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[NAIROBI, KENYA] A herbal medicine processing plant has been launched in Kenya amid a raging debate over the government’s intention to introduce herbal drugs in public hospitals.
The plant — the first of its kind in the Common Market for Eastern and Southern Africa (COMESA) region — will allow large scale production of herbal medicines in tablet, capsule or syrup form, and will act as a training centre for herbal practitioners in the region.
Jack Githae, head of the Kenyan School of Alternative Medicine and Technology (Samtech), says the facility will enable herbal practitioners to update their knowledge on traditional medicine, in line with the demands of modern medicine.
But the 6000-member Kenya Medical Association (KMA) opposes the project, arguing that traditional medicine practitioners lack knowledge of modern medicine, and that the effectiveness of most herbal drugs has not been scientifically proven.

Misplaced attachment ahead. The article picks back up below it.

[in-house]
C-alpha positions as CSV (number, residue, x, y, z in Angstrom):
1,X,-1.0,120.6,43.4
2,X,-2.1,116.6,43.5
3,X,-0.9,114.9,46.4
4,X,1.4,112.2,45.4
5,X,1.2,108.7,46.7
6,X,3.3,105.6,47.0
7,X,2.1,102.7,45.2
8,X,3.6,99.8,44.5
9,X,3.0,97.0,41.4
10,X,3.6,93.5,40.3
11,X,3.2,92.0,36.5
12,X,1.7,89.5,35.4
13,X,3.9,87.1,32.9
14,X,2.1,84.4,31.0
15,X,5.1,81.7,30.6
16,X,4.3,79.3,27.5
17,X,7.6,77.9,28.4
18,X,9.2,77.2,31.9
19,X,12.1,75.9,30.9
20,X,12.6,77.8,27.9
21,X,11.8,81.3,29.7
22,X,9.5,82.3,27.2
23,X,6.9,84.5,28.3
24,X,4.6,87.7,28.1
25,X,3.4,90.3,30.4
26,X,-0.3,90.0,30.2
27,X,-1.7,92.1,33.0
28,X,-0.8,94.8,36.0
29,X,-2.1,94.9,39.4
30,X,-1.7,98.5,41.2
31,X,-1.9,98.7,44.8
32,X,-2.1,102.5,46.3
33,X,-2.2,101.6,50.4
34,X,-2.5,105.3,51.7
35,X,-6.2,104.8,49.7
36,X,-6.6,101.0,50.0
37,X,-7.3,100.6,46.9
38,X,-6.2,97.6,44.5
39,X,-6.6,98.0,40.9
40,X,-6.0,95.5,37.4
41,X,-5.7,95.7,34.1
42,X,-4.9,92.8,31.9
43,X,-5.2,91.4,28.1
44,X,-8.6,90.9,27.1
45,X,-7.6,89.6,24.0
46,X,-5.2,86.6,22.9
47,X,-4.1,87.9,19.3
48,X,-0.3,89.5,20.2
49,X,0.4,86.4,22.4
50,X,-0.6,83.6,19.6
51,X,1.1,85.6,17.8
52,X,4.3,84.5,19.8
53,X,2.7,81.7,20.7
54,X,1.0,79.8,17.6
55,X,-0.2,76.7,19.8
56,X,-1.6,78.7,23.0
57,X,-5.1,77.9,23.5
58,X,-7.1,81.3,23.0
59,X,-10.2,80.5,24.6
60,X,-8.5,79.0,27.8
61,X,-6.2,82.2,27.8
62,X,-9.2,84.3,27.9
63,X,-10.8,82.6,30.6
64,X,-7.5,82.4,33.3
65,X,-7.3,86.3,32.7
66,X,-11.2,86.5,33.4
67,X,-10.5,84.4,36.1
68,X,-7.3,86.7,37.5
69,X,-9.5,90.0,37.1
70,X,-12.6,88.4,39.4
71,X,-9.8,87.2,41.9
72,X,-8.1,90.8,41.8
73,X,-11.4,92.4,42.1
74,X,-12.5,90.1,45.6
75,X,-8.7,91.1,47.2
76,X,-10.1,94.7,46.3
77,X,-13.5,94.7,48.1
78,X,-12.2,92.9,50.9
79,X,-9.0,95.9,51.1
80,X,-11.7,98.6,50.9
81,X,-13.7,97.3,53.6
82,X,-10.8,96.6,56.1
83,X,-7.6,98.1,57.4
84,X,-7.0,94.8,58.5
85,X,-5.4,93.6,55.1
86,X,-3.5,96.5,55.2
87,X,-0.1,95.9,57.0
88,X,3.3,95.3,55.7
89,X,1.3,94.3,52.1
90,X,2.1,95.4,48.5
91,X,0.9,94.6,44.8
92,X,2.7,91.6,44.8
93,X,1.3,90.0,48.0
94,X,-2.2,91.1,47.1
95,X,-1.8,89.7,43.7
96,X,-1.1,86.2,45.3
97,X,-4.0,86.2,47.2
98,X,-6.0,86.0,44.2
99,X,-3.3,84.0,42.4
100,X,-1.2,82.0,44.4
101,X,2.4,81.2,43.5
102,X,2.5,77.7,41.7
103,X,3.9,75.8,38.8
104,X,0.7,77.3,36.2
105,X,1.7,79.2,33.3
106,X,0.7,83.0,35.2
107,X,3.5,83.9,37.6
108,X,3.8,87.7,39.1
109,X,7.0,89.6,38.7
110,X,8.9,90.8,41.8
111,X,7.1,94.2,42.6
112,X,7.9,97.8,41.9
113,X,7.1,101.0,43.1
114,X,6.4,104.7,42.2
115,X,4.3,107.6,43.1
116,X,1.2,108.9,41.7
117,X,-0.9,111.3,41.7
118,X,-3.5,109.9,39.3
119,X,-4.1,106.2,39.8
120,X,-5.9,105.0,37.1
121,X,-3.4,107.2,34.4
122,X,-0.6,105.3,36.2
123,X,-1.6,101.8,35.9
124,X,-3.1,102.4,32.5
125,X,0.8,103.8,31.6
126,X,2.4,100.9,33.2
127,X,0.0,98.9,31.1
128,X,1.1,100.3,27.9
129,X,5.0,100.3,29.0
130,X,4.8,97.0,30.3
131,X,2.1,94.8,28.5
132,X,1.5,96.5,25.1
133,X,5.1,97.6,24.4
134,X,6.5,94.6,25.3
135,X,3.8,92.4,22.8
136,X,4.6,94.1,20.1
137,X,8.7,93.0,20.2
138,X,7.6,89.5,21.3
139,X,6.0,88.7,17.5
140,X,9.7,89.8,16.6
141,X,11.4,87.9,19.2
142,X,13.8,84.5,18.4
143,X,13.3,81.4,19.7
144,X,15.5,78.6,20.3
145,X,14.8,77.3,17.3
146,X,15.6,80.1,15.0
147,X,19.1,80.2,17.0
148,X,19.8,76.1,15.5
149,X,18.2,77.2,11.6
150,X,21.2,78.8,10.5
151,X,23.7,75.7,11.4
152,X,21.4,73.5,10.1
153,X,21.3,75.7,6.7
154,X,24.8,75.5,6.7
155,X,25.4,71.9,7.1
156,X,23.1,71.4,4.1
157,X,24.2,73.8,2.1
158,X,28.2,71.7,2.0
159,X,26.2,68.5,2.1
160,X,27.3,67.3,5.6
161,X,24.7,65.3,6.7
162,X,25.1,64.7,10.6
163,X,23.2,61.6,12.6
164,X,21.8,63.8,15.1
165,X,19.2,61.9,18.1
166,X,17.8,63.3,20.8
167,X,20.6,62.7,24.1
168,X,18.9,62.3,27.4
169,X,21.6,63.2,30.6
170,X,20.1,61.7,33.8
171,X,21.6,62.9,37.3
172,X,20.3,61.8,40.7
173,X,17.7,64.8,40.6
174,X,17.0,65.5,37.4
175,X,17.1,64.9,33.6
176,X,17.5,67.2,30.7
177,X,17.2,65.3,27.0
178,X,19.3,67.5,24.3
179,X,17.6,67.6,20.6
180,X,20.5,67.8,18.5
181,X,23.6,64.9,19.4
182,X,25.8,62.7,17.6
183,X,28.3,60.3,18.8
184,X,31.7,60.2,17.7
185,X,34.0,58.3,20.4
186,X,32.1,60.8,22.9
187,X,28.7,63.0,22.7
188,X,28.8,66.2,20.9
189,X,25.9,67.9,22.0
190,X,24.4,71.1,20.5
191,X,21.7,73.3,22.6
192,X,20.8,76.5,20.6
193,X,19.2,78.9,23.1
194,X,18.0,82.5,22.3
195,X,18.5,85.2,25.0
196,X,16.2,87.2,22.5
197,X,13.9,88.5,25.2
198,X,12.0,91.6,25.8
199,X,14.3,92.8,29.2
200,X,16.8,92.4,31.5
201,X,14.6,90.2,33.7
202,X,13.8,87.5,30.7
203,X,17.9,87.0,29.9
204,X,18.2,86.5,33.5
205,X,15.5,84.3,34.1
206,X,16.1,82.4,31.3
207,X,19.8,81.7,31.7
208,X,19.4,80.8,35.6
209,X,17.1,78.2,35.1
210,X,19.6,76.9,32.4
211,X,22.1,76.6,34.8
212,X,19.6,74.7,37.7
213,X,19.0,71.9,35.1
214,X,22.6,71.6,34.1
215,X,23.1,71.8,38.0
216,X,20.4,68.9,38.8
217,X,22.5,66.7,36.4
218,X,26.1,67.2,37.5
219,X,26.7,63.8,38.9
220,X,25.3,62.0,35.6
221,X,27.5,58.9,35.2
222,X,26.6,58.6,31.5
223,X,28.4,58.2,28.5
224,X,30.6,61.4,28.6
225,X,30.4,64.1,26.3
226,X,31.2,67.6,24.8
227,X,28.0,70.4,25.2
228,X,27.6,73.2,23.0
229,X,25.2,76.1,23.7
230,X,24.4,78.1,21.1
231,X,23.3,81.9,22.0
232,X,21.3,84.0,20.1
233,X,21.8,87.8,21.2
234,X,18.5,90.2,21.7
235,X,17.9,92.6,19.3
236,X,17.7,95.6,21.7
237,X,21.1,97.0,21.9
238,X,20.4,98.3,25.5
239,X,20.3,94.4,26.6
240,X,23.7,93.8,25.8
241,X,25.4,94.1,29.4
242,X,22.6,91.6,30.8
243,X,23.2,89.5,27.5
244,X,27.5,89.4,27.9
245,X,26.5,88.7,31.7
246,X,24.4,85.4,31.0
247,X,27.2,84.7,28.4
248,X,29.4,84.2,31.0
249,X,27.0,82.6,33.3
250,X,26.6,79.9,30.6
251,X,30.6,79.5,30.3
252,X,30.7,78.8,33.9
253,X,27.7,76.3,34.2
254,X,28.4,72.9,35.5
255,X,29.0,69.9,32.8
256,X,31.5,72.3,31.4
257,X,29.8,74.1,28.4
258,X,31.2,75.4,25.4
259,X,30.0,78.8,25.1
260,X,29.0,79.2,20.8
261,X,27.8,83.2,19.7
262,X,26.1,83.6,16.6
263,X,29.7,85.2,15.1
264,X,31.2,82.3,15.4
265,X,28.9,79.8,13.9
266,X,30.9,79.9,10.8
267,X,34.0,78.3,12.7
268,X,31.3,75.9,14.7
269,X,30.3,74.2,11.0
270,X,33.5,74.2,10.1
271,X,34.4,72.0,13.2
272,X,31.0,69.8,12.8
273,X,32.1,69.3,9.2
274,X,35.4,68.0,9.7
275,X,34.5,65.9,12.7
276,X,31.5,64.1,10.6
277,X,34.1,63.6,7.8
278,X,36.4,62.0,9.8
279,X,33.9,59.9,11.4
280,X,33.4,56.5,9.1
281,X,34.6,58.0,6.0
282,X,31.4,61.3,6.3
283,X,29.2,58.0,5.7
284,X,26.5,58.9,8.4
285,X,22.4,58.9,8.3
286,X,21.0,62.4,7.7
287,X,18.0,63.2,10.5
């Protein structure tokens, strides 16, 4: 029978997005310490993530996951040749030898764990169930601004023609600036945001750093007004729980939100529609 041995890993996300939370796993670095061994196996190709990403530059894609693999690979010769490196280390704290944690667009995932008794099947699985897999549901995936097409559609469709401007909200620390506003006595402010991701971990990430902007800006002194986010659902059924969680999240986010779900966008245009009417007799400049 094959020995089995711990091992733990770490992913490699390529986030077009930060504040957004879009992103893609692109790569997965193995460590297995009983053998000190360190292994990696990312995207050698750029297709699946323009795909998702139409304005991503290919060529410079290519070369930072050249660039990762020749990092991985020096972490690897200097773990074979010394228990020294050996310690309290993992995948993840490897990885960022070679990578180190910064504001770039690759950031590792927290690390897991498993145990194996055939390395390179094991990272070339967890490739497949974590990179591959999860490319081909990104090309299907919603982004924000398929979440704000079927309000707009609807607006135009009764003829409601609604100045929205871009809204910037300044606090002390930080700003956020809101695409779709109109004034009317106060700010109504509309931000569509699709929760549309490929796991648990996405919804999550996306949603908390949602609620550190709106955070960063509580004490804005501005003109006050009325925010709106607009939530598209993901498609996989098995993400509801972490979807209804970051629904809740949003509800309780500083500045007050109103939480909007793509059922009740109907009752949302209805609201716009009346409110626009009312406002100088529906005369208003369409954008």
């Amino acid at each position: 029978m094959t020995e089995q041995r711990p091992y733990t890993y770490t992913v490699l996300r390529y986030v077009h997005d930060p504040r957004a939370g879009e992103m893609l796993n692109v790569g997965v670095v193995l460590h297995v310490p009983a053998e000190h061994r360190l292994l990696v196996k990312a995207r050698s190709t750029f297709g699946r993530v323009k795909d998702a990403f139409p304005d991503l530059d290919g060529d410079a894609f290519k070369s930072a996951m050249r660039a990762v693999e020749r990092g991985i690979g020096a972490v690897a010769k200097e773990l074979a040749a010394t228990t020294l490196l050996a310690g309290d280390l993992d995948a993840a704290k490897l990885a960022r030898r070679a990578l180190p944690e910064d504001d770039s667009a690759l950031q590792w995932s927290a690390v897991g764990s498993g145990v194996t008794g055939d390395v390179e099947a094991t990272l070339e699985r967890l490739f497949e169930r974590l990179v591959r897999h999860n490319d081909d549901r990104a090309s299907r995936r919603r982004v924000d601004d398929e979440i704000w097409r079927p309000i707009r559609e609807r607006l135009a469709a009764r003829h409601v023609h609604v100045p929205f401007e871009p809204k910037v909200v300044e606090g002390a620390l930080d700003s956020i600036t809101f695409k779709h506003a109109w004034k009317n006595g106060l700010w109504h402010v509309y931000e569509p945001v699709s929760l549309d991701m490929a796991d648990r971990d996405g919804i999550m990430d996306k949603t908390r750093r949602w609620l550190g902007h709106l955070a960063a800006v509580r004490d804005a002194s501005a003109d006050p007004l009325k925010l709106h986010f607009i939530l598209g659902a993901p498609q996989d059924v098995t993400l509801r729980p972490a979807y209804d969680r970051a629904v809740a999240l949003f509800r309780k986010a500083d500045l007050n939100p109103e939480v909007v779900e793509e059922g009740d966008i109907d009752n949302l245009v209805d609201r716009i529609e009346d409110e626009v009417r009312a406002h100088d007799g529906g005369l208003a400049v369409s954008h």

The Kenyan government, however, is already planning to introduce a bill in parliament that will allow prescription of herbal drugs in public hospitals (See Kenyan doctors oppose herbal remedies).
The US$18,000 plant, which will be based in Nyeri, about 200 kilometres east of Nairobi, is the result of collaboration between Samtech and the Essential Nutrition Company of London, which donated herbal medicine processing machinery through the Commonwealth Secretariat in London.
© SciDev.Net 2002